Template hierarchy

The general process of modifying a template is to copy it from its location in bitweaver/package/templates/template.tpl to your style's directory: bitweaver/themes/styles/yourstyle/package/template.tpl. Now the upgrade process to new versions of Bitweaver is quick and easy. The following is the order in which locations are checked for a given template. If Bitweaver doesn't find the template wiki/templates/editpage.tpl in the first location, themes/force/wiki/editpage.tpl, it moves on to look for it in the second location, and so on:

order in which locations are checked for a given template

1. themes/force/package/
2. themes/force/
3. themes/styles/style/package/
4. themes/styles/style/
5. package/templates/

This means, placing a file in themes/force will override any template found in any style folder. For example, you can create a footer containing copyright information which will be applied to any style used on your site, without having to modify all the footer files of all available styles.

Most of the templates have the same name as "their" PHP file, only with .tpl as the extension. Some specific .tpl files are only used as an inclusion and can't be used on their own. These are marked with an additional _inc at the end of the filename.

Force templates

If you would like to force the use of a given template for all styles but don't want to edit all source files, you can create a directory called bitweaver/themes/force/. Any template found here, will override any other template unconditionally. This is an excellent technique for creating a single top_bar for your site if you use multiple themes.


Because Bitweaver's CSS tree of classes and ID is so efficient, its CSS files are quite small and not many classes are used. This makes your styles flexible and powerful. Moreover, it's easy to customise particular sections exactly the way you need them.

Please Note: There is a file called base.css which is called by some styles using @import. This CSS contains some definitions which make theming easier due to it's generic settings for Javascript tabs, Suckerfush CSS dropdown menus, and others.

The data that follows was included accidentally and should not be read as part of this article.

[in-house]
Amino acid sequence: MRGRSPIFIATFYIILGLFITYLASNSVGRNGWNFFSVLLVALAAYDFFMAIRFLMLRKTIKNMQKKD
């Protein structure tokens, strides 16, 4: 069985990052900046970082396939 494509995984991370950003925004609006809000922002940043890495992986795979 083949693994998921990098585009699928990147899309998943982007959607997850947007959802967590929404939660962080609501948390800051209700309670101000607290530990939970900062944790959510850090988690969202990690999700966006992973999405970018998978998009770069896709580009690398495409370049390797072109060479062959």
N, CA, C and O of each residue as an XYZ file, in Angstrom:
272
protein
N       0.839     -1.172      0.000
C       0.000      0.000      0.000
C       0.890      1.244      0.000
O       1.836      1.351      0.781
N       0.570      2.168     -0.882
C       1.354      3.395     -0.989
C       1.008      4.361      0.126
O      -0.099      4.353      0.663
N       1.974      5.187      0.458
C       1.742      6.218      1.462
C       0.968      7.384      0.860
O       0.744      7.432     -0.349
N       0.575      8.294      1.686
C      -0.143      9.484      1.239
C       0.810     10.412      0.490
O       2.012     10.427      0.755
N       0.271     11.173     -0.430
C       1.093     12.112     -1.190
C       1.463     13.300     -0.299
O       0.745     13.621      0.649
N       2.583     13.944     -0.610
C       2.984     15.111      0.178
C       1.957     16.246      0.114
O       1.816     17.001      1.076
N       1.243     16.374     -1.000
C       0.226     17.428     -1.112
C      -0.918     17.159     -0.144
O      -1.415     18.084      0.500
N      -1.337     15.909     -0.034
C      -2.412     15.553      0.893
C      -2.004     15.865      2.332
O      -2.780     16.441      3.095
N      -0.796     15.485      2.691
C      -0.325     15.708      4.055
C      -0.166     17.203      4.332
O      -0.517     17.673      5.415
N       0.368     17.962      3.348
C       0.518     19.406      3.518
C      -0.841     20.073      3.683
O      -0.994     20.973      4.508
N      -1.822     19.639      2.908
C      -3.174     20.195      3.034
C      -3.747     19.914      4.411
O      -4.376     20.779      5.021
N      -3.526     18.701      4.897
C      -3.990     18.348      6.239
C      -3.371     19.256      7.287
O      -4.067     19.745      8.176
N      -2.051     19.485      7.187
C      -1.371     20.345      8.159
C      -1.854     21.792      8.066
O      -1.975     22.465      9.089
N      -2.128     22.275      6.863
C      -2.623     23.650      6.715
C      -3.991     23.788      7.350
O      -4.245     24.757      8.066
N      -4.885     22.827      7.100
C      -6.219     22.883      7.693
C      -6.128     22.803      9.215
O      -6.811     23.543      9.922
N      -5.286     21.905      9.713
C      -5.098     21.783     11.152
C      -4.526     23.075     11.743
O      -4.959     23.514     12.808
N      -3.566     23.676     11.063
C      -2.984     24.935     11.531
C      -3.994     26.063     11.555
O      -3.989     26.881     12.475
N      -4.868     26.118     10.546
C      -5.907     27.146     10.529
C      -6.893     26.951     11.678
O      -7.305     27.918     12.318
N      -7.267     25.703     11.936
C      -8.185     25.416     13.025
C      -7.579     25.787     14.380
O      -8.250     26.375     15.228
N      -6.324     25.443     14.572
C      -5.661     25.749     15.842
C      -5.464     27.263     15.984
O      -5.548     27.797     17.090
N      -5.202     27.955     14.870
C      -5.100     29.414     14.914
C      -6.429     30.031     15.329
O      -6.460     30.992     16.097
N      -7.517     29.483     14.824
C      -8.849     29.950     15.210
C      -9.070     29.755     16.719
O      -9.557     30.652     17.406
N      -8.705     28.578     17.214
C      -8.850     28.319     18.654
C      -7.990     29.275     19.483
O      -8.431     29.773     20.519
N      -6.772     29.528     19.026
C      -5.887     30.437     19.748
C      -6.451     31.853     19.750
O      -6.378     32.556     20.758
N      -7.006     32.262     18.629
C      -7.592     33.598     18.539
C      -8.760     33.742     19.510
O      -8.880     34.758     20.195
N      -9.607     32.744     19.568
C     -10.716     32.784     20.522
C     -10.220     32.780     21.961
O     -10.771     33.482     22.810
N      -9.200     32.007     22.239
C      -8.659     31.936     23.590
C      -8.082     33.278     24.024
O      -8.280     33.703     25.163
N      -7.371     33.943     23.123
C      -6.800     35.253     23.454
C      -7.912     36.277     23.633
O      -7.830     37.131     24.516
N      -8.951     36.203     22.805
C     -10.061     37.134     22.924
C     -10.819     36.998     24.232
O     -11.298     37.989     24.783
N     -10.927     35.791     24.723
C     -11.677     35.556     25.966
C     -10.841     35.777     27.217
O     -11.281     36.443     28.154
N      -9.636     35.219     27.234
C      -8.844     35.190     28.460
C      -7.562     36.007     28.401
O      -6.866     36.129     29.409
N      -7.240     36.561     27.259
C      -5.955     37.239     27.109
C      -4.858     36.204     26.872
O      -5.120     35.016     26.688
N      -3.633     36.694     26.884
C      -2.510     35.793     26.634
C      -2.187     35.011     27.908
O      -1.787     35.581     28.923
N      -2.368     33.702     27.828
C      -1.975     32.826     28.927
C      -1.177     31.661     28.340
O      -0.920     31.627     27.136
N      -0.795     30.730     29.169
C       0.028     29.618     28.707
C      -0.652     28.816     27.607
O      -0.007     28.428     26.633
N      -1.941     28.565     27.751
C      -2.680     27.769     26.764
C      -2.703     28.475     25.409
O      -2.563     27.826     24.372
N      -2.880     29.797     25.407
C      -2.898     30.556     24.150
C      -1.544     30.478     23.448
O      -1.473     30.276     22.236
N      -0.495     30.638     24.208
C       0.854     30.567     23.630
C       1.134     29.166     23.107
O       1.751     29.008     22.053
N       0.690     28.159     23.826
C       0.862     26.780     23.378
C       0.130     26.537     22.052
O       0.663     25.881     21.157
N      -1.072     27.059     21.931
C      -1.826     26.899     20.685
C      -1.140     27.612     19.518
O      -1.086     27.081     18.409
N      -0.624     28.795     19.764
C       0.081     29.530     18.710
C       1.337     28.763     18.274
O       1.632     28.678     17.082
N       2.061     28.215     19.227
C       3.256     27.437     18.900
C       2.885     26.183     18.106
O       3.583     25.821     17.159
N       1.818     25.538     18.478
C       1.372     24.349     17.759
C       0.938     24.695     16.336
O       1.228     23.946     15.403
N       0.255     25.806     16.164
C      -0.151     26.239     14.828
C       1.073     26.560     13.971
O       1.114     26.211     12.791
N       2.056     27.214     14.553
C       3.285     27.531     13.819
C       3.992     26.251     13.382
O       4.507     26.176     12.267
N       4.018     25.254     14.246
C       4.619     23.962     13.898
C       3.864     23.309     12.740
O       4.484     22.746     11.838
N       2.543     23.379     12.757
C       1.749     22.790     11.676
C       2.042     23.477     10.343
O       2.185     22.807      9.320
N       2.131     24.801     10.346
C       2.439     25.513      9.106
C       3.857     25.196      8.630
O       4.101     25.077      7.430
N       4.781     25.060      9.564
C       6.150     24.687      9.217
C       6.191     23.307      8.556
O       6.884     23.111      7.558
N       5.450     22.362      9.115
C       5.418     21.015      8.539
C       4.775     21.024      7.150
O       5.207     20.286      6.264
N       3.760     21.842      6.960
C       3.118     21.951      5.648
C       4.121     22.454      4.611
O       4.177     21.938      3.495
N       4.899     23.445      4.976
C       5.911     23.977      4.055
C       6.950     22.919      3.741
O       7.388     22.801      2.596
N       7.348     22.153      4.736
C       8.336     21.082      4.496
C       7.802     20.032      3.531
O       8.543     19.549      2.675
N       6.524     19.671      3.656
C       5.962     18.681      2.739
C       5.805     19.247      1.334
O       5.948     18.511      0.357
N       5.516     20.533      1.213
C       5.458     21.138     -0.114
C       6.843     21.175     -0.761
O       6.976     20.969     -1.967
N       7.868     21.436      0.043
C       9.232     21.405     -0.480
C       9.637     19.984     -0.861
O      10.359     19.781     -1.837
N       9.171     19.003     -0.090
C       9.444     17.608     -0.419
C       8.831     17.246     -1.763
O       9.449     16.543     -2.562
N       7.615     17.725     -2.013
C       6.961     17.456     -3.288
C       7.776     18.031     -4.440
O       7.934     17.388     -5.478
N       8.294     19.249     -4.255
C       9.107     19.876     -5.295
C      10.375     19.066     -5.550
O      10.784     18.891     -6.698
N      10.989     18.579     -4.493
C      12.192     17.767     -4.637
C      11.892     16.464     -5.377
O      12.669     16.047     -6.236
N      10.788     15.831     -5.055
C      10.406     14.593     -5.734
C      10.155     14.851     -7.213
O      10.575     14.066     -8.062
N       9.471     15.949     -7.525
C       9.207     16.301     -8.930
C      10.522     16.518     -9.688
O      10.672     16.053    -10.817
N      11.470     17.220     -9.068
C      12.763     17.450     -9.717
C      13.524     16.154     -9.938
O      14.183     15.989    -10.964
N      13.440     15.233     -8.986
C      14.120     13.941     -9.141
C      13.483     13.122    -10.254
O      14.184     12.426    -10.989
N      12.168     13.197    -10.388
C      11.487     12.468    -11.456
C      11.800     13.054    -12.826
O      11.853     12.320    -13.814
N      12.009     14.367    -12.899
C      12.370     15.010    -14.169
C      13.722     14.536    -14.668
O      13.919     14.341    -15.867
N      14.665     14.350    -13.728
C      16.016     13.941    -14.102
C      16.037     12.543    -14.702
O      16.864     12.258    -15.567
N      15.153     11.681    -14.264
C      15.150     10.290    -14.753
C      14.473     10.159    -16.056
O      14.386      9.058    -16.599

For details on actually editing CSS files, cascading selectors, and hacking around browser bugs, please consult the appropriate online guides or books.


Slideshows are a feature of Bitweaver's WikiPacakage and allow you to display a wiki page in a particular way without any excess information such as columns or banners. The slides are set up in a similar way as the wiki page and use the same classes. You can pick a theme that will be used when displaying wiki pages as a slideshow.

To use your own theme as the style for slideshows but would like something like 'larger text', you can create slideshow.css in your theme directory and add all your definitions in there. This file will be loaded in addition to your regular CSS and you can thus override any settings made above. Also, there is a folder called slideshows. It contains sample slideshow.css files, which you can copy (and rename) to your theme dir to use as blueprints.

So, the easiest method to enlarge your slideshow text, is to create a file called 'slideshow.css' in your theme directory and then copy and paste the content of 'slideshows/enlargetext.css' to that file and save - voila!

To illustrate, here is the content of enlargetext.css:

h1,.title {
  font-size: 2.4em;
  line-height: 120%;
.content {
  font-size: 1.3em;
  line-height: 120%;


In Bitweaver it is possible to use your own set of icons to give your site the ultimate in customisation and theming flexibility. Associate any icon with a given theme by creating an icon in the folder /themes/styles/style/icons/package/